Mona Lisa gift shop souvenirs at Louvre Paris France

A photo art walk in Paris with Barbey, Halsman, and Dali


If you intend to linger in art galleries when you visit Paris, go in winter.

The cold weather quickens your pace from one gallery to another and when you arrive, there are no line-ups outside and no crowds inside. I’d discovered this on the first half of my visit when I’d done an art walk to the Picasso, Modern Art, and Grand Palais galleries.

For the second half of my visit, my goal was to seek out photography. I had read in The Eye of Photography that there were a number of shows, so I added the Maison Européenne de la Photographie, Jeu de Paume, and the Centre Pompidou museums to my must-visit list.

And along the way I also happened to stumble upon a forbidden performance at the Louvre, to dissect a dead fish on the Left Bank, and to meet my maker in Montmartre.

I didn’t have to go far to find art in the streets.

Poster in front of Cite International des Arts reads: Paris Stay Strong.
A poster in front of Cite International des Arts speaks to the November 2015 attacks in Paris, France.

Bruno Barbey at Maison Européenne de la Photographie

At the European gallery of photography, a modest entry fee gave me access to six photographers on four floors of gallery space in a restored heritage building.

Exterior of the Maison européenne de la photographie in Paris, France.
The Maison européenne de la photographie in Paris, France. (2012 photo by Mbzt (Own work) [GFDL (http://www.gnu.org/copyleft/fdl.html) or CC BY 3.0 (http://creativecommons.org/licenses/by/3.0)%5D, via Wikimedia Commons)
The images of Morocco by Daoud Aoulad-Syad and Leila Alaoui* were strikingly different; the former shot by a film director on-site in black-and-white and the latter shot in a mobile studio in colour.

Daoud Aouland-Syad at Maison Europeenne de la Photographie Paris France
Daoud Aouland-Syad at Maison Europeenne de la Photographie in Paris, France

* As I write this post, I am very sad to say that Alaoui has been killed January 19, 2016 by terrorists while she was on assignment for Amnesty International.

18 portraits of Moroccons in eloborate, traditional dress.
Screen capture of the portrait series by Leila Alaoui called The Moroccans, from her site leilaalaoui.com. The series recently exhibited at Maison Européenne de la Photographie in Paris, France.

On another floor of the gallery, six-foot-high images by Massimo Berruti showed how the gruelling search for water dominates life in Gaza, the Middle East.

Massimo Berruti at Maison Europeenne de la Photographie Paris France
Massimo Berruti’s image of children fetching water in a destroyed Gaza home, on display at Maison Europeenne de la Photographie Paris, France.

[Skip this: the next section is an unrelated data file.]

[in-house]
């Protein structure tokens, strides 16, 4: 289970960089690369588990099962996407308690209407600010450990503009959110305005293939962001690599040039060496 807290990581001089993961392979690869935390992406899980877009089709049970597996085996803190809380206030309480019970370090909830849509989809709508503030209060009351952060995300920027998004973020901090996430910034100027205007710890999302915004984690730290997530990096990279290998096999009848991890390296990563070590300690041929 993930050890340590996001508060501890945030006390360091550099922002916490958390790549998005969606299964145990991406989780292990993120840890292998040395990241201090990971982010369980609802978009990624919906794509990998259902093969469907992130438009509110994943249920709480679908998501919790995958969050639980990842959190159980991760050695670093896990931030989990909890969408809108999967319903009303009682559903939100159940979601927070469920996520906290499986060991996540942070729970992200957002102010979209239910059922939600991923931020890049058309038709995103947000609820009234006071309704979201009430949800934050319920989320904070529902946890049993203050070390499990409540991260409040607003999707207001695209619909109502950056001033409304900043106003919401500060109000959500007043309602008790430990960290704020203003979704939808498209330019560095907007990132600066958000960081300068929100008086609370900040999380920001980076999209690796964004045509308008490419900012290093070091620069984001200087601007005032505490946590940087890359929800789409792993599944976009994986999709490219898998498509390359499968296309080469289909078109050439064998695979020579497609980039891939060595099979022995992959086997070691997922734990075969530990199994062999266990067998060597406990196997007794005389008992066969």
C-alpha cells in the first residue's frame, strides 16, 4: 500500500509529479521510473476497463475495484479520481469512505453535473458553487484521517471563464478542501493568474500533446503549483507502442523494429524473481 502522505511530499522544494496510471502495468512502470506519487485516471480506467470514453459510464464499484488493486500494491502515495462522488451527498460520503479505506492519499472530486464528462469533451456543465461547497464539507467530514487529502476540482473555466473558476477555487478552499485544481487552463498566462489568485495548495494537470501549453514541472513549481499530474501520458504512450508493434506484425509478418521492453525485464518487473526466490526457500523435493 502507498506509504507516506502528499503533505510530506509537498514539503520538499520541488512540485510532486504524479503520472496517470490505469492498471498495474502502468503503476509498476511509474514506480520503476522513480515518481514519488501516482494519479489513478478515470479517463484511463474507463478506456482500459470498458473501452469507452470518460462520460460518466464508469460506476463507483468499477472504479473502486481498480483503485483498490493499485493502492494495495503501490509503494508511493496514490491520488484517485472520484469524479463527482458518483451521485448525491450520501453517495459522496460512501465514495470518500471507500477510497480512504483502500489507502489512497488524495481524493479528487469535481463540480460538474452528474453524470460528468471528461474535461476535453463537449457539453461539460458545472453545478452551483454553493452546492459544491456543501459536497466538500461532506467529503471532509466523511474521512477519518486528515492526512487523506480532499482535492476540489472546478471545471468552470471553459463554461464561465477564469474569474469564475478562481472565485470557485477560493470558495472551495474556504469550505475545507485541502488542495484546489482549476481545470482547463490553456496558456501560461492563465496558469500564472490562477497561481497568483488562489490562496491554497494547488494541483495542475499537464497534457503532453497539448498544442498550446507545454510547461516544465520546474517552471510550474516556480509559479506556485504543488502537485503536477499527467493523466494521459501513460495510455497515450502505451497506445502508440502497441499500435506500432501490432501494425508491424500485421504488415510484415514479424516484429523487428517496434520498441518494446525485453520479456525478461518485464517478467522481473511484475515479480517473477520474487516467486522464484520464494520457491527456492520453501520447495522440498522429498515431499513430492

But the Maison show that captivated me the most was Passages, an exhibition of images by photojournalist Bruno Barbey. He seems to have a knack for being in a place when a global political event is about to explode.

The show included 55 years of his work including assignments from LIFE magazine, as well as travel images from repeat visits to Poland, Korea, Spain, Portugal, India, Brazil, and Morocco.

Brazil by Bruno Barbey at Maison Europeenne de la Photographie Paris France
Brazil boys playing, by Bruno Barbey at Maison Europeenne de la Photographie in Paris, France.

A particular image he shot in Morocco really stunned me—the subject matter, the composition, the colours, the patterns, the light, the moment. It was perfect.

Bruno Barbeys s Mausoleum of Moulay Ismail, Meknes, 1985.
Bruno Barbey’s “Mausoleum of Moulay Ismail, Meknes” 1985.

My next stop was near the Louvre, so I stopped at a café for a tartine jambon serrano and sat out a sudden, sunny hail shower. When it stopped, I passed the museum’s famous pyramid with no intention of going in.

Instead I short-cut through an adjoining courtyard and caught strains of recorded violin music. I kept walking and, tucked under an arch, discovered two string students performing the gorgeous music live. While they played for coins, they kept glancing furtively at the gates. On a break, they told me their performance there was interdit—forbidden…(Video, 0:41)

Philippe Halsman at Jeu de Paume

In the show Étonnez-Moi! (Astonish Me!) at the Jeu de Paume, I learned that Philipe Halsman also shot covers for LIFE magazine—but his subject matter was very, very different. He photographed celebrities.